Blake, Geoffrey A. (2004) High resolution millimeter-wave to infrared spectroscopy of circumstellar disks. In: Debris Disks and the Formation of Planets: A Symposium in Memory of Fred Gillett. Astronomical Society of the Pacific Conference Series (324). Astronomical Society of the Pacific , San Francisco, CA, pp. 79-92. ISBN 1-58381-186-9 http://resolver.caltech.edu/CaltechAUTHORS:20121010-130405299
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The role of high spectral and spatial resolution spectroscopy in understanding the evolution of the gaseous component of circumstellar accretion disks is described. Millimeter-wave emission lines from trace constituents such as CO, CN, HCO+, and HCN can be used to probe the kinematic and physicochemical properties in the near-surface regions of disks beyond 100 AU, but, thanks to extensive molecular depletion in the midplane, they are not a reliable proxy for the disk mass. Mid-infrared observations of the pure rotational transitions of molecular hydrogen would alleviate many of these concerns, and results from the ISO SWS instrument on several \transitional" disks are presented. The measurements of these weak lines used beams substantially larger than the disk angular diameter, and so must be verified or refuted by high angular resolution spectroscopy from the ground. Finally, the high resolution M-band (5 µm) spectroscopy of CO in disks is outlined. Emission lines that are likely optically pumped by hot dust in the inner disk (R ≾ 1 AU) are seen toward inclined systems, while the absorption spectra of edge-on disks clearly reveal the molecular depletion inferred at millimeter-wavelengths.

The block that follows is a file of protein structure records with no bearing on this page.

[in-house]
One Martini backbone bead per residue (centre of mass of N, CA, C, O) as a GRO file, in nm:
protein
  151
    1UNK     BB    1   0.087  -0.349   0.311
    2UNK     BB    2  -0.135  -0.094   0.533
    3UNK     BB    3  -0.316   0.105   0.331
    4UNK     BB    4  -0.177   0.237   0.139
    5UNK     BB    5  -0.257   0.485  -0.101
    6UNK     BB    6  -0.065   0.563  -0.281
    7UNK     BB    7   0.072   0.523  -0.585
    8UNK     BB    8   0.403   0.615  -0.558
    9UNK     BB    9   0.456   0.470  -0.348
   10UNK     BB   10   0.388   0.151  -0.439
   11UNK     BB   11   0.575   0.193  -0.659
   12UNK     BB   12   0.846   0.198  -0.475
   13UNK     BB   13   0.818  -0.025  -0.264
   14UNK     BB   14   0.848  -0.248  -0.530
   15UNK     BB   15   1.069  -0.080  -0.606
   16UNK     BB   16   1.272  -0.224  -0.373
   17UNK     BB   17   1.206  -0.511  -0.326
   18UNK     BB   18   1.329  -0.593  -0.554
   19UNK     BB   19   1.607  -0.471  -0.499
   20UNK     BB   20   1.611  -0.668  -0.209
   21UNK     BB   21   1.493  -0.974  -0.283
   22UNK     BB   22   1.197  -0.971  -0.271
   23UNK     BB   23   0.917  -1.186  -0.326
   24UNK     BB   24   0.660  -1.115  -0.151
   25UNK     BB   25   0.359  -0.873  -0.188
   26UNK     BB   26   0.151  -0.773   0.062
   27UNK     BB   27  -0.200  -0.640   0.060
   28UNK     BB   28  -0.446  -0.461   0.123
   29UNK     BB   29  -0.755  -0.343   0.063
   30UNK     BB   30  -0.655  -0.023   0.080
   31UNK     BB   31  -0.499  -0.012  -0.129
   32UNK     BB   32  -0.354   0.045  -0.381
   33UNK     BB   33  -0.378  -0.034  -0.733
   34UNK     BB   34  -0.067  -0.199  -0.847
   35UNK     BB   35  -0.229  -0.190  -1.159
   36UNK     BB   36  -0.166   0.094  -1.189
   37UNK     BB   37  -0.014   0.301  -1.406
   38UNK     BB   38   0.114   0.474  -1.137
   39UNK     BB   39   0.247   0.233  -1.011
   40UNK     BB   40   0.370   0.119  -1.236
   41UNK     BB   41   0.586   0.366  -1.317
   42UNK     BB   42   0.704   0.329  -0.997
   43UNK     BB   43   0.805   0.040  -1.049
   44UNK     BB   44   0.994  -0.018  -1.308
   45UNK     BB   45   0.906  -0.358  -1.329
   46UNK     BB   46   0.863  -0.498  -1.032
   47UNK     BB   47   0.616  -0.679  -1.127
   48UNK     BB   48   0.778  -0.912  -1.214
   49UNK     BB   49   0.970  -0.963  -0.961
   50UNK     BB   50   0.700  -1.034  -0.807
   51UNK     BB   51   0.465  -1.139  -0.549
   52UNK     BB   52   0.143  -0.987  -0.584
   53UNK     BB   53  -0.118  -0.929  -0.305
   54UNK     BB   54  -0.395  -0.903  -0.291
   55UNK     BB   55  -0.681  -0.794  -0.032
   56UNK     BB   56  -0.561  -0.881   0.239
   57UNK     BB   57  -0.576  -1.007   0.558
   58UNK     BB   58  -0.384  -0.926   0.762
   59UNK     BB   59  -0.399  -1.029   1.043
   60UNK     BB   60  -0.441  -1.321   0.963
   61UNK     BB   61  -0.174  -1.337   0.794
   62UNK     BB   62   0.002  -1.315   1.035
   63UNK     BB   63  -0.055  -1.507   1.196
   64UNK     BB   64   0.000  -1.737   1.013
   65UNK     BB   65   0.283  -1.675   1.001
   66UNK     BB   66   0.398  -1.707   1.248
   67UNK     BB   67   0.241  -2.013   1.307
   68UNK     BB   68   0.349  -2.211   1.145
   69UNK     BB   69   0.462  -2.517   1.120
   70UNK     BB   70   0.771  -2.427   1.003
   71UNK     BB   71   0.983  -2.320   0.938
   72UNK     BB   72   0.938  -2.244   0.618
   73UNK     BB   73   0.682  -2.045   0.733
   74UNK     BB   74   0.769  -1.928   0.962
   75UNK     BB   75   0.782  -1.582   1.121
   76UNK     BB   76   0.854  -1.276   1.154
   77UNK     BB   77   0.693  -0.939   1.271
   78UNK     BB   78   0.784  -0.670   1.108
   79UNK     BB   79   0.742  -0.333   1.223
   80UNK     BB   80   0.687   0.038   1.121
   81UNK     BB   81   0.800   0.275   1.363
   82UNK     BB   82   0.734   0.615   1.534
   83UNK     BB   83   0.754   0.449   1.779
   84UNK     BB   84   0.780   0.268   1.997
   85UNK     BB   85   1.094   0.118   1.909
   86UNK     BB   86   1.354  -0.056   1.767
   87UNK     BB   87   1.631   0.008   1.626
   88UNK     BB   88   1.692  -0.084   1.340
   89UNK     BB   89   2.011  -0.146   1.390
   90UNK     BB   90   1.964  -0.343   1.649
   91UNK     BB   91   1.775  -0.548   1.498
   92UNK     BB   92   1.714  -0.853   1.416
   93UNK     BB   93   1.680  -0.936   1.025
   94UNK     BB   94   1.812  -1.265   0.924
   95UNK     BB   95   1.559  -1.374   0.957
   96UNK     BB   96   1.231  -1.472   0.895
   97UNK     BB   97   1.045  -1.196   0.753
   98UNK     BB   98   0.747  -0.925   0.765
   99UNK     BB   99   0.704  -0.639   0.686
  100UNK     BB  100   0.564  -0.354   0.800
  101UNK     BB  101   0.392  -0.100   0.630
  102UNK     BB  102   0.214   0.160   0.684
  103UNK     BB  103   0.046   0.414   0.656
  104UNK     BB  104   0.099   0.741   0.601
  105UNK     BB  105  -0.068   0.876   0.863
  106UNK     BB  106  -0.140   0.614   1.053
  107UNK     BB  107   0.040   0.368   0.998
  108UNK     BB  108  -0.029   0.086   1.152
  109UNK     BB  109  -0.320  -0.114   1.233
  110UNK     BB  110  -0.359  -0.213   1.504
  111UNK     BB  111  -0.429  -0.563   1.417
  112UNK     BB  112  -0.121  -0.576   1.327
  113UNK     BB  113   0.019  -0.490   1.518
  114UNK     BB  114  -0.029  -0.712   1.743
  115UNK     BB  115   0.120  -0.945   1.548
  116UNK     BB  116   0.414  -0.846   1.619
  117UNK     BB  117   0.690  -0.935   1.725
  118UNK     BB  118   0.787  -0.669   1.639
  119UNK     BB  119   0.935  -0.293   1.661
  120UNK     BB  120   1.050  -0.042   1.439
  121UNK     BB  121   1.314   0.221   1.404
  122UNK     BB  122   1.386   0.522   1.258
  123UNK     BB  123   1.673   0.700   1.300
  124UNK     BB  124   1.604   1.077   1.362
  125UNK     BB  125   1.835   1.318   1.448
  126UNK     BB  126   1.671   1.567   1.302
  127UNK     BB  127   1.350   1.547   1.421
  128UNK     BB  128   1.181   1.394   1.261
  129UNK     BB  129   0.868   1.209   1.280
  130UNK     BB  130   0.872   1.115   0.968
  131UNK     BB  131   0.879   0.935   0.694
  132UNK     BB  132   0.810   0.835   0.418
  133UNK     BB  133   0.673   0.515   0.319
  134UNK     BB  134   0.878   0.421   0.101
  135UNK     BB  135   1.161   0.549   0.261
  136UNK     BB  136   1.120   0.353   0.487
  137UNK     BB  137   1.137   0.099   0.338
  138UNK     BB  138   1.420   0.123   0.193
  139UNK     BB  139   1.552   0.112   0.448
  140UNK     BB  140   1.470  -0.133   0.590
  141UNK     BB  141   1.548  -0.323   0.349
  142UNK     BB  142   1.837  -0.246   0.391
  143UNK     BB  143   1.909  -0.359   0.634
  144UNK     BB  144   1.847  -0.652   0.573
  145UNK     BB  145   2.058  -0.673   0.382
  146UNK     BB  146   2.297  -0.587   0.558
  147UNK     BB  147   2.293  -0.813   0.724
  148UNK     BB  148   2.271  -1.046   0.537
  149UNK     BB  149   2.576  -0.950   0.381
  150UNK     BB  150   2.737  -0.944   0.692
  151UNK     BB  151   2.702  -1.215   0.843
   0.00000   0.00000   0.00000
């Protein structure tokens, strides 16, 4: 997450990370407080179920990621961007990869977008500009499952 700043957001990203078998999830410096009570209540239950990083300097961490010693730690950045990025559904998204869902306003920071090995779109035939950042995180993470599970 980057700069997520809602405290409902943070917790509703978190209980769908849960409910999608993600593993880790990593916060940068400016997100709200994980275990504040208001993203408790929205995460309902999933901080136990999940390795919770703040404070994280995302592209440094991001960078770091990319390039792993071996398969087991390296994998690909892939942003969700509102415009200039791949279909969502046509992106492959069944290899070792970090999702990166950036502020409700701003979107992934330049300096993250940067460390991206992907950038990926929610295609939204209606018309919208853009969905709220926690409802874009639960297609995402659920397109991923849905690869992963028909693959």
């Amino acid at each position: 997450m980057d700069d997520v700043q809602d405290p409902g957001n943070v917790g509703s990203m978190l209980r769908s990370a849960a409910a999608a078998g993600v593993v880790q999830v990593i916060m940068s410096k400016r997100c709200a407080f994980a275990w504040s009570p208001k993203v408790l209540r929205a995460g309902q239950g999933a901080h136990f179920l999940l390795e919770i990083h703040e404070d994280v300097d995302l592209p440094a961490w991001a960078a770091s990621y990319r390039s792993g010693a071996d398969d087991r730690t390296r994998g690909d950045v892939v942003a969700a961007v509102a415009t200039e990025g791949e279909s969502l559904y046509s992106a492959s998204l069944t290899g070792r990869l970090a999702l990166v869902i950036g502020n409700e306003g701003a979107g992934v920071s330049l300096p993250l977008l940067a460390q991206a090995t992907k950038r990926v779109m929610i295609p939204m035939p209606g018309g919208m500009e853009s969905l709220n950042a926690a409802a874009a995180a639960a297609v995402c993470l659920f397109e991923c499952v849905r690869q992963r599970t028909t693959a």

|Item Type:||Book Section|
|Additional Information:||© 2004 Astronomical Society of the Pacific. The results outlined here form the thesis and postdoctoral research of several young scientists at Caltech and in Prof. Ewine van Dishoeck's astrochemistry group at Leiden University with whom it has been my great privilege to learn these past several years. Their dedication and camaraderie are gratefully acknowledged. The OVRO Millimeter Array and Caltech Submillimeter Observatory are operated with support from the National Science Foundation, grants AST 99-81546 and AST 99-80846. The NIRSPEC data were obtained at the Keck II telescope of the W.M. Keck Observatory, which is operated as a scientific partnership among the California Institute of Technology, the University of California and the National Aeronautics and Space Administration. The Observatory was made possible by the generous financial support of the W.M. Keck Foundation.|
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|Deposited By:||Tony Diaz|
|Deposited On:||12 Oct 2012 18:32|
|Last Modified:||27 Dec 2012 02:51|
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